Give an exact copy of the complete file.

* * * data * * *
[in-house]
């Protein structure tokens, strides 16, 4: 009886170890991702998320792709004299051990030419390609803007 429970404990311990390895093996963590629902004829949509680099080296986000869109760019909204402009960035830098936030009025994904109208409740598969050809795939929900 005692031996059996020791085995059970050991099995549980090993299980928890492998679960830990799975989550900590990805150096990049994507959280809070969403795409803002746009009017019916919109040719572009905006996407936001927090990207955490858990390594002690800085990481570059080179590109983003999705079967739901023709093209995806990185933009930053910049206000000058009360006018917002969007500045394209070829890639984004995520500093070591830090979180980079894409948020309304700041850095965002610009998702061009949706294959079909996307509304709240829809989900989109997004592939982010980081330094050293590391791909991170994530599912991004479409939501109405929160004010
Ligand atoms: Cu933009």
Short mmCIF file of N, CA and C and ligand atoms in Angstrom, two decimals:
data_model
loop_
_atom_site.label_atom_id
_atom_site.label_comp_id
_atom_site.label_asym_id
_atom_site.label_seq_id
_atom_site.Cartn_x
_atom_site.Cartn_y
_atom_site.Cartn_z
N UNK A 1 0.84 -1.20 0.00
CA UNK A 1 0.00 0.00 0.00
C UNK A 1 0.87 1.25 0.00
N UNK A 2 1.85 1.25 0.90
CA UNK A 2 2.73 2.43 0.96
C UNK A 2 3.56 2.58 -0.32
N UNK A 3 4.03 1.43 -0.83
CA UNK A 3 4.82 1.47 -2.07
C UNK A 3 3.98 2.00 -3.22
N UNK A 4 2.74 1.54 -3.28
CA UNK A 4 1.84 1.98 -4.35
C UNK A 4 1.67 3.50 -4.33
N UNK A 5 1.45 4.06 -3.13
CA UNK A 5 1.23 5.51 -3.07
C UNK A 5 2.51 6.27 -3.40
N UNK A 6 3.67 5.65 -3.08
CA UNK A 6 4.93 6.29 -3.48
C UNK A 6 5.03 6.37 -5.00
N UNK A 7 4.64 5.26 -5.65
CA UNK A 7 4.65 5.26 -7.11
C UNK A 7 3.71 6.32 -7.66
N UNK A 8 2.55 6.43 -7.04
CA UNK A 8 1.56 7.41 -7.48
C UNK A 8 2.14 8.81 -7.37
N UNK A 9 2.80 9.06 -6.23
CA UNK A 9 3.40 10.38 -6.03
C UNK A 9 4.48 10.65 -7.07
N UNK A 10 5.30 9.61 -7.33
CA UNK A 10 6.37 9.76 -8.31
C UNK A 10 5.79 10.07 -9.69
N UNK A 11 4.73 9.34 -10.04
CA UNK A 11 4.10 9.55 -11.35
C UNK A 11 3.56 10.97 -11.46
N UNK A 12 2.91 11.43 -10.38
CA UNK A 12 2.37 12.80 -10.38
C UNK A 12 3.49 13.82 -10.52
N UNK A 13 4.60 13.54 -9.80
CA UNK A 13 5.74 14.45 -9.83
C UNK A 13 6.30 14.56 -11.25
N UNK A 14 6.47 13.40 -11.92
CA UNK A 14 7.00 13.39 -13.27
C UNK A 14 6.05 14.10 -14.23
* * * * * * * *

[in-house]
């Protein structure tokens, strides 16, 4: 009886170890991702998320792709004299051990030419390609803007 429970404990311990390895093996963590629902004829949509680099080296986000869109760019909204402009960035830098936030009025994904109208409740598969050809795939929900 005692031996059996020791085995059970050991099995549980090993299980928890492998679960830990799975989550900590990805150096990049994507959280809070969403795409803002746009009017019916919109040719572009905006996407936001927090990207955490858990390594002690800085990481570059080179590109983003999705079967739901023709093209995806990185933009930053910049206000000058009360006018917002969007500045394209070829890639984004995520500093070591830090979180980079894409948020309304700041850095965002610009998702061009949706294959079909996307509304709240829809989900989109997004592939982010980081330094050293590391791909991170994530599912991004479409939501109405929160004010
Ligand atoms: Cu933009």
Short mmCIF file of N, CA and C and ligand atoms in Angstrom, two decimals:
data_model
loop_
_atom_site.label_atom_id
_atom_site.label_comp_id
_atom_site.label_asym_id
_atom_site.label_seq_id
_atom_site.Cartn_x
_atom_site.Cartn_y
_atom_site.Cartn_z
N UNK A 1 0.84 -1.20 0.00
CA UNK A 1 0.00 0.00 0.00
C UNK A 1 0.87 1.25 0.00
N UNK A 2 1.85 1.25 0.90
CA UNK A 2 2.73 2.43 0.96
C UNK A 2 3.56 2.58 -0.32
N UNK A 3 4.03 1.43 -0.83
CA UNK A 3 4.82 1.47 -2.07
C UNK A 3 3.98 2.00 -3.22
N UNK A 4 2.74 1.54 -3.28
CA UNK A 4 1.84 1.98 -4.35
C UNK A 4 1.67 3.50 -4.33
N UNK A 5 1.45 4.06 -3.13
CA UNK A 5 1.23 5.51 -3.07
C UNK A 5 2.51 6.27 -3.40
N UNK A 6 3.67 5.65 -3.08
CA UNK A 6 4.93 6.29 -3.48
C UNK A 6 5.03 6.37 -5.00
N UNK A 7 4.64 5.26 -5.65
CA UNK A 7 4.65 5.26 -7.11
C UNK A 7 3.71 6.32 -7.66
N UNK A 8 2.55 6.43 -7.04
CA UNK A 8 1.56 7.41 -7.48
C UNK A 8 2.14 8.81 -7.37
N UNK A 9 2.80 9.06 -6.23
CA UNK A 9 3.40 10.38 -6.03
C UNK A 9 4.48 10.65 -7.07
N UNK A 10 5.30 9.61 -7.33
CA UNK A 10 6.37 9.76 -8.31
C UNK A 10 5.79 10.07 -9.69
N UNK A 11 4.73 9.34 -10.04
CA UNK A 11 4.10 9.55 -11.35
C UNK A 11 3.56 10.97 -11.46
N UNK A 12 2.91 11.43 -10.38
CA UNK A 12 2.37 12.80 -10.38
C UNK A 12 3.49 13.82 -10.52
N UNK A 13 4.60 13.54 -9.80
CA UNK A 13 5.74 14.45 -9.83
C UNK A 13 6.30 14.56 -11.25
N UNK A 14 6.47 13.40 -11.92
CA UNK A 14 7.00 13.39 -13.27
C UNK A 14 6.05 14.10 -14.23